Op-ed | Heat pumps are clear choice for decarbonizing New York

Air heat pumps beside house
A heat pump
Photo via Getty Images

New York State’s economy-wide climate commitments are already driving job growth and increasing investment in the state, all while reducing emissions and promoting environmental justice. New York residents and policymakers know that decarbonization is the future. I am writing today to say that for building electrification, the future is already here.

To date, hundreds of thousands of cold climate air-source heat pumps (ASHPs) have been installed across New York and New England. This brisk and growing rate of installation is the best possible evidence that people love having heat pumps in their homes and businesses. However, to achieve the monumental shift toward all-electric buildings that New York’s climate law demands, the state must move faster.

Mitsubishi Electric has been electrifying buildings in very cold climates for nearly 20 years. In Norway, a country that is colder than the coldest parts of New York State, sales of ASHPs grew quickly from a few thousand units in 2001 to nearly 100,000 in 2010. More than 60% of Norwegian households use an ASHP as their primary source of heat. This rate of growth is similar across Europe: heat pumps now dominate the market there for both new and existing buildings.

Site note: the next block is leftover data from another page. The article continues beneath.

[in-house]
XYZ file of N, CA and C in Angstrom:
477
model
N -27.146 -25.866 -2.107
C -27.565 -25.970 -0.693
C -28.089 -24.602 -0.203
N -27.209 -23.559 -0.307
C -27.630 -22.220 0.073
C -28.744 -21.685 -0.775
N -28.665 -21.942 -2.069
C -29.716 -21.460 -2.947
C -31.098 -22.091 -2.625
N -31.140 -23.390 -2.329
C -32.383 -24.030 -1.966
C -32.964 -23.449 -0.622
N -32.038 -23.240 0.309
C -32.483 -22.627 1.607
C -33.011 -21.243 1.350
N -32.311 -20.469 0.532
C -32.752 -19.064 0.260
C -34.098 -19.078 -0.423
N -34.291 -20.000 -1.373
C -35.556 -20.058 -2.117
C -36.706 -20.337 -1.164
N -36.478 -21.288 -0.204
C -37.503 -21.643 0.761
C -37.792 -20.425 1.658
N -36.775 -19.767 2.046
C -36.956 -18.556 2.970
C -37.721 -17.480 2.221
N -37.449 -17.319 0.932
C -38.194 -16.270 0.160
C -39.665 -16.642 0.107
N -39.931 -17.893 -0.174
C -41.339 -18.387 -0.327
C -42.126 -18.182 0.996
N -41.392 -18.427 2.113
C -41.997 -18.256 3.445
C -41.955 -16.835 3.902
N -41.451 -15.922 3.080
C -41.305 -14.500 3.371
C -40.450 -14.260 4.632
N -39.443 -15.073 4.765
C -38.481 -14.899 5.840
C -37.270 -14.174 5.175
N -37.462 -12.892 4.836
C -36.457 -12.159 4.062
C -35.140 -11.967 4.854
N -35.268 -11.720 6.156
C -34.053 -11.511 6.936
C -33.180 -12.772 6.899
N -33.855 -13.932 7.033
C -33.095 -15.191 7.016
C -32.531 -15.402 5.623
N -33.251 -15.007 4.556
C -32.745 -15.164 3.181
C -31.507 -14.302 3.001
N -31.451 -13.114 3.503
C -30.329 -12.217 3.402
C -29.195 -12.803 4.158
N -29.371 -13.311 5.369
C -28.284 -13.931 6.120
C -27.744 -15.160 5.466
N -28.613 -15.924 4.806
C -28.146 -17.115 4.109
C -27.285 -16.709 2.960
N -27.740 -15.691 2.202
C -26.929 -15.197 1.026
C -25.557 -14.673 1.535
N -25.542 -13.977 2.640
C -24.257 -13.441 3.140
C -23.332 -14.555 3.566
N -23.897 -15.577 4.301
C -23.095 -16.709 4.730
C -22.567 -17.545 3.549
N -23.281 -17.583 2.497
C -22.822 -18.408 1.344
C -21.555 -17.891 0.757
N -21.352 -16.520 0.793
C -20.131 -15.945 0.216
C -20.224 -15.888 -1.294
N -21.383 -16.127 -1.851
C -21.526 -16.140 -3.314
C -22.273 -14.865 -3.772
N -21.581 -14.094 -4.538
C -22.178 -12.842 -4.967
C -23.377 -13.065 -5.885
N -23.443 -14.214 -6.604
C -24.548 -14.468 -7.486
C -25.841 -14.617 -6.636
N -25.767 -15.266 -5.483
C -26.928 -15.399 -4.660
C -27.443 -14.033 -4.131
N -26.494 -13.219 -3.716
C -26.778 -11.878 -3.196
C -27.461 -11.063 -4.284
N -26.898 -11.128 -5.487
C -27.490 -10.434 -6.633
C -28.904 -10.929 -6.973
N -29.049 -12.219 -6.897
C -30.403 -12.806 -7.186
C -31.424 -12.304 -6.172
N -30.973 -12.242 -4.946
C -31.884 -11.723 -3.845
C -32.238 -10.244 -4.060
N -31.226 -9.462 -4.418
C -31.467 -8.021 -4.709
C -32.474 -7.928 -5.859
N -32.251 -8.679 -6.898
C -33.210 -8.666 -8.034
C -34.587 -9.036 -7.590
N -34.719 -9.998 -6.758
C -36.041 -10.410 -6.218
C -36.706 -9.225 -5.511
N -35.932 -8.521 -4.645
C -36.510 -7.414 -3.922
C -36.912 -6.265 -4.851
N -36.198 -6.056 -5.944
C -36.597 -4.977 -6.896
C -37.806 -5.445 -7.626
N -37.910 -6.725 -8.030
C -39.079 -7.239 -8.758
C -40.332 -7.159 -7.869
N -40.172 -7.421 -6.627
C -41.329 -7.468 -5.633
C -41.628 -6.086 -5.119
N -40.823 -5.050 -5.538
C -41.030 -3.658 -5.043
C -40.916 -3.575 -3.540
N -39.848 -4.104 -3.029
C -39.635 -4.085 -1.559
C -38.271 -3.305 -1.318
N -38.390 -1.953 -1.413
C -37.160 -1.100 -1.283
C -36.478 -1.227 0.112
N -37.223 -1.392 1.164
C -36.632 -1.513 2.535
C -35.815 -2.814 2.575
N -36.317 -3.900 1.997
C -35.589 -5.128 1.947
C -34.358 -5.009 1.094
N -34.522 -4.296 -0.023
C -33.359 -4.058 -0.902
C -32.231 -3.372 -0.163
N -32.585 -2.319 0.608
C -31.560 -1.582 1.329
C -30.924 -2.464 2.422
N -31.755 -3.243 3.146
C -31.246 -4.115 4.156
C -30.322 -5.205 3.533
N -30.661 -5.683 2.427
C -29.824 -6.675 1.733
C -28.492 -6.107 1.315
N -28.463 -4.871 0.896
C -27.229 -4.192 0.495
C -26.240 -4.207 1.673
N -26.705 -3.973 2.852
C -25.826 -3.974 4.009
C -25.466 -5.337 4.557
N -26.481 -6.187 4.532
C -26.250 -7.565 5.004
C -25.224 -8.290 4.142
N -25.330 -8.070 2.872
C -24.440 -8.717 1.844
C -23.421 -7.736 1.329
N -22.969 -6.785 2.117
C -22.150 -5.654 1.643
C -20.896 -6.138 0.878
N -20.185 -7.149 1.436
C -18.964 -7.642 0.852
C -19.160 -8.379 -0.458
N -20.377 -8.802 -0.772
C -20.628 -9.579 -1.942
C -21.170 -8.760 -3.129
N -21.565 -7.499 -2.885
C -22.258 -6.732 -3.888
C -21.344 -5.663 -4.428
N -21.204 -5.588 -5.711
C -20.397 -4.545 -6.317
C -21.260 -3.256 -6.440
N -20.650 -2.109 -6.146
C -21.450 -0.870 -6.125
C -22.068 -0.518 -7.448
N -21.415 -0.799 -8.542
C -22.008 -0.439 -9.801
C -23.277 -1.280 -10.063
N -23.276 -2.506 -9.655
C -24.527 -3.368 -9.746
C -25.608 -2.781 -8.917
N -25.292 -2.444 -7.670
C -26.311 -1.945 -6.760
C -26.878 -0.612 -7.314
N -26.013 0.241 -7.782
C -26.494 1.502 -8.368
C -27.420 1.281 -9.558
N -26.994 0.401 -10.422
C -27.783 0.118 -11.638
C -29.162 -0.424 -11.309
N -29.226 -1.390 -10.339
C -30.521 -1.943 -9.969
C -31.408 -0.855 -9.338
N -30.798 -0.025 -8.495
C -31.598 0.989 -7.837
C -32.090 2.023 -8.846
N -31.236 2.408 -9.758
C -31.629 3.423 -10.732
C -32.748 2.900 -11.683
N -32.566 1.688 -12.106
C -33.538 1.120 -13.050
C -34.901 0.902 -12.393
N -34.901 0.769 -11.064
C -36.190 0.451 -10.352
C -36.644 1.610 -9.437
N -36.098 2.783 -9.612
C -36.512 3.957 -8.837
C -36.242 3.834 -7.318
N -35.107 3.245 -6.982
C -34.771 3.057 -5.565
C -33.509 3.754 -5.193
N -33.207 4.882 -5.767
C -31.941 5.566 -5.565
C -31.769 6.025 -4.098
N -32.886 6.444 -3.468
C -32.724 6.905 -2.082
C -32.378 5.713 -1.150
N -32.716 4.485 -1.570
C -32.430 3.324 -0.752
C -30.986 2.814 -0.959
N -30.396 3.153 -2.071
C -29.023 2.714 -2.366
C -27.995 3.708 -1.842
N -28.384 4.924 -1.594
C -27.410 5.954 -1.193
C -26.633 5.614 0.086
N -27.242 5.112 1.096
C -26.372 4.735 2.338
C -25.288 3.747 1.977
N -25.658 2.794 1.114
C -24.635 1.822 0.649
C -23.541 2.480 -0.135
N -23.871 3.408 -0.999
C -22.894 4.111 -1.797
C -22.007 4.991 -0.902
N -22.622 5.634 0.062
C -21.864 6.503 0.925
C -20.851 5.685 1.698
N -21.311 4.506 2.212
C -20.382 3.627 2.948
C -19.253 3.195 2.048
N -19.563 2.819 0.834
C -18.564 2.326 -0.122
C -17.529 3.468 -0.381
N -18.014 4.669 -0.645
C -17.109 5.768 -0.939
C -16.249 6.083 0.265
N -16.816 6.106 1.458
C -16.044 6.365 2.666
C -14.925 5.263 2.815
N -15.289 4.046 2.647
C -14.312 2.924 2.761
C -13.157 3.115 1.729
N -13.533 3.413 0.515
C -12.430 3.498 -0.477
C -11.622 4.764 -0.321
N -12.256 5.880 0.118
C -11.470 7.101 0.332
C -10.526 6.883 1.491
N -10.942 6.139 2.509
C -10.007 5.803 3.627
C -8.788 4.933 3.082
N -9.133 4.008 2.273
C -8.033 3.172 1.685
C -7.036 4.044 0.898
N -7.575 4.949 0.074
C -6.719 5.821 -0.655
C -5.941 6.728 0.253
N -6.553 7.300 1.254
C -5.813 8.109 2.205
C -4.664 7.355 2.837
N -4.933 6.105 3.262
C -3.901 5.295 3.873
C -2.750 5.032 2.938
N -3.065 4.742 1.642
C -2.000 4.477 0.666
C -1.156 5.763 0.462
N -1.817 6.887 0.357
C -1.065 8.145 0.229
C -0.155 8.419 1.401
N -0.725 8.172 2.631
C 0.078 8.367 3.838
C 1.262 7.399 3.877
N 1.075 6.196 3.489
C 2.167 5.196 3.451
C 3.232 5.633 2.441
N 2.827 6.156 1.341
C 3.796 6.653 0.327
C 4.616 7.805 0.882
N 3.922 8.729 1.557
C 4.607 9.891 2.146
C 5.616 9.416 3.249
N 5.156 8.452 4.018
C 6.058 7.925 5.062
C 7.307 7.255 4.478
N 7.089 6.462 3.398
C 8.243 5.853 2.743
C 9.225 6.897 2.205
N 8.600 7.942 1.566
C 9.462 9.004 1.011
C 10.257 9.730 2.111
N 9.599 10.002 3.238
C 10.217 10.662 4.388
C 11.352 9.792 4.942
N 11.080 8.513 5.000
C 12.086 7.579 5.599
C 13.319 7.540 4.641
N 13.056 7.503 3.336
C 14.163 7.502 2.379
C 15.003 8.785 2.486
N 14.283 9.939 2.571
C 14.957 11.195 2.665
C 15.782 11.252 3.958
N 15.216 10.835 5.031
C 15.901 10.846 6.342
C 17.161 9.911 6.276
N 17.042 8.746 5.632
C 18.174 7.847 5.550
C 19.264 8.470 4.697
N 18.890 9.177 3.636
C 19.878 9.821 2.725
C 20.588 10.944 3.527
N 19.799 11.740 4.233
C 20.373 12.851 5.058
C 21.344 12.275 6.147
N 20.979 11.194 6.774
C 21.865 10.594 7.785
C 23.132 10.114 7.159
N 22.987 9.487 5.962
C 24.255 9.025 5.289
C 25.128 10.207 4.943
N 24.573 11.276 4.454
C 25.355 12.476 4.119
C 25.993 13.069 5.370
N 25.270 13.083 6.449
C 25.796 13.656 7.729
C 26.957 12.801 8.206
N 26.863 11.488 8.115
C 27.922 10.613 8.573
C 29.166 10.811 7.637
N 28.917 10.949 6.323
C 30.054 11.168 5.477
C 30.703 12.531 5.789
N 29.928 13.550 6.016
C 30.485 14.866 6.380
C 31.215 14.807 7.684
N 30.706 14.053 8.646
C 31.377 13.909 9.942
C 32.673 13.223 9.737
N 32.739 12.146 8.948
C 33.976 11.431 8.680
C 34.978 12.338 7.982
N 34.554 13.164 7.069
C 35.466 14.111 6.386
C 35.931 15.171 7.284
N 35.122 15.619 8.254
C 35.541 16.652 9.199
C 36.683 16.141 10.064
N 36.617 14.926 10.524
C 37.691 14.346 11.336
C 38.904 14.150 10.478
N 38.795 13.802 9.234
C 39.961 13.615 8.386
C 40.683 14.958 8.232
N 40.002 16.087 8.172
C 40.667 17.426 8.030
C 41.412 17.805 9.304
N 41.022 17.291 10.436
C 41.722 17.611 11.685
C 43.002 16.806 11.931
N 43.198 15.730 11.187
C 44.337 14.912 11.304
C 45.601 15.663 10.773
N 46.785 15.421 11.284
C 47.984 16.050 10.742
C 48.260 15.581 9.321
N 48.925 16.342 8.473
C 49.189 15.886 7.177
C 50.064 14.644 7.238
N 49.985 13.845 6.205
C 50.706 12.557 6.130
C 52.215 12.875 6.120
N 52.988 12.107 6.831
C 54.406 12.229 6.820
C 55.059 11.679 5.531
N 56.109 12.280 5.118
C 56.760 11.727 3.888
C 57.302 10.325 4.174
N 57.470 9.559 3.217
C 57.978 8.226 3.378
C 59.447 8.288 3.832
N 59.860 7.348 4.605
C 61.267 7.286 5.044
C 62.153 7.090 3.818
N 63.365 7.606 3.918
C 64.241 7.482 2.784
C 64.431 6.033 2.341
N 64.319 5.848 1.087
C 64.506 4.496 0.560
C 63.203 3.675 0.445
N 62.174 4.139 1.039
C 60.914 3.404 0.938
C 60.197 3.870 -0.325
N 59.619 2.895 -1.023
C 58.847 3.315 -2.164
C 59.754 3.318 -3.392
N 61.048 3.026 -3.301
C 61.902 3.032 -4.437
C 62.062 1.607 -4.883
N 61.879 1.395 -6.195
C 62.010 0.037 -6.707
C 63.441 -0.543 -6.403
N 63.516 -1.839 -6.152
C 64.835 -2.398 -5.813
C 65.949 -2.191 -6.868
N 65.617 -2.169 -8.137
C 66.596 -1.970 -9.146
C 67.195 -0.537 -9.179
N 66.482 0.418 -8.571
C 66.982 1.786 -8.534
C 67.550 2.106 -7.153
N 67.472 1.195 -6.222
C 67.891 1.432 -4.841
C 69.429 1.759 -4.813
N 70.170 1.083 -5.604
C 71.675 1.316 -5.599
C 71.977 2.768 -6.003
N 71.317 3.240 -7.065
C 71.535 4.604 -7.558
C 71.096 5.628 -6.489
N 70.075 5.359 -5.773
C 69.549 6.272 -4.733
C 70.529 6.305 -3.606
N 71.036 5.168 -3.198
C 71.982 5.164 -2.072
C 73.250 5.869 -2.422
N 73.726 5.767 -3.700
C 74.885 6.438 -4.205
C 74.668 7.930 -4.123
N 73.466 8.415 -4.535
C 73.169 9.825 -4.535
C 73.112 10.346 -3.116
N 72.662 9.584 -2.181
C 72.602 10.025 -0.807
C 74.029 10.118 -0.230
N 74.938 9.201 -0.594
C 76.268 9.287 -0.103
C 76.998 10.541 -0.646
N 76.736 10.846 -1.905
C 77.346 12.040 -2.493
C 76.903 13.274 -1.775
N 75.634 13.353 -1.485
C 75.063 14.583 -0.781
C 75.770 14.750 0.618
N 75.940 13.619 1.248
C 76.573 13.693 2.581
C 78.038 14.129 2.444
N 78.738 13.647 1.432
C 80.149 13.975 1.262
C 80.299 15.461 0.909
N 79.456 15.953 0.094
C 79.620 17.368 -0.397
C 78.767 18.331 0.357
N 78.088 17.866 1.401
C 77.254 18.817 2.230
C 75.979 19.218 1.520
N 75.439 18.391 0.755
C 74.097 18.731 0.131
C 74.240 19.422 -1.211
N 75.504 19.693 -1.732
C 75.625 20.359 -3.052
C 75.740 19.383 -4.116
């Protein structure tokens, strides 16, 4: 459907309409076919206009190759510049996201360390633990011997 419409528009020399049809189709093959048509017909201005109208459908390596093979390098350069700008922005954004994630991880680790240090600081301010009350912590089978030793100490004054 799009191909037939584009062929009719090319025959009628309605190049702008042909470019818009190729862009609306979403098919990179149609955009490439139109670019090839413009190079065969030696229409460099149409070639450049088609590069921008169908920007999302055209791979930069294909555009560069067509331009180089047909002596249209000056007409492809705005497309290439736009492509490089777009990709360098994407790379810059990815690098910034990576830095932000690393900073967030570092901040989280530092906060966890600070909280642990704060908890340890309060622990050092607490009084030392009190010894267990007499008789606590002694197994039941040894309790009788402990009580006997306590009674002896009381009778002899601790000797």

Closer to home, more than 100,000 homeowners in Maine, Vermont and New Hampshire heat their homes with heat pumps. In these states, the temperature routinely drops into the single digits and below. Make no mistake: heat pumps are fully capable of keeping up with these frigid temperatures. 

Like all new technologies, cold-climate ASHPs face reasonable questions from consumers. One common concern is that when home- and business-owners hear the phrase “heat pump,” they think of an older, lower-performance technology. While these non-cold-climate heat pumps continue to be sold today, they cannot perform in the cold. Fortunately, cold-climate heat pumps like the ones Mitsubishi Electric has developed are different—they retain their efficiency and their ability to supply a building’s full heating need, even in temperatures well below zero.

For consumers, the transition to heat pumps can seem daunting at first. Understanding how these systems function and how to optimize them for maximum comfort and efficiency may require some adaptation—but not that much. Every day, homeowners in the Northeast learn how to operate their heat pumps in a way that makes them comfortable. While heat pumps may look different, that does not seem to have been a barrier for many thousands of building owners across the region.

Finally, because of the high efficiency and strong cold-weather performance of heat pumps—even under extreme conditions—concerns about stress on the electric grid are misplaced. To date there is no evidence that heat pumps put undue pressure on the grid during peak winter days in New England, even during this most recent January, which was colder than average. In fact, some commercial buildings that have converted to heat pumps have found that the efficiency improvement is so great that their overall electric use has dropped, even though no fuel was being used to provide heat. 

Governor Kathy Hochul’s plan to decarbonize 2 million homes in New York is ambitious, and rightly so. The building electrification measures in the Governor’s budget will go a long way toward locking in a cleaner, healthier, more comfortable, and more affordable future for New Yorkers.

Thousands of home and business owners are already making the switch to heat pumps. Mitsubishi Electric and its partners stand at the ready to help the state capitalize on this opportunity.

Dana Fischer is manager of Utilities and Electrification – East for Mitsubishi Electric Trane HVAC US.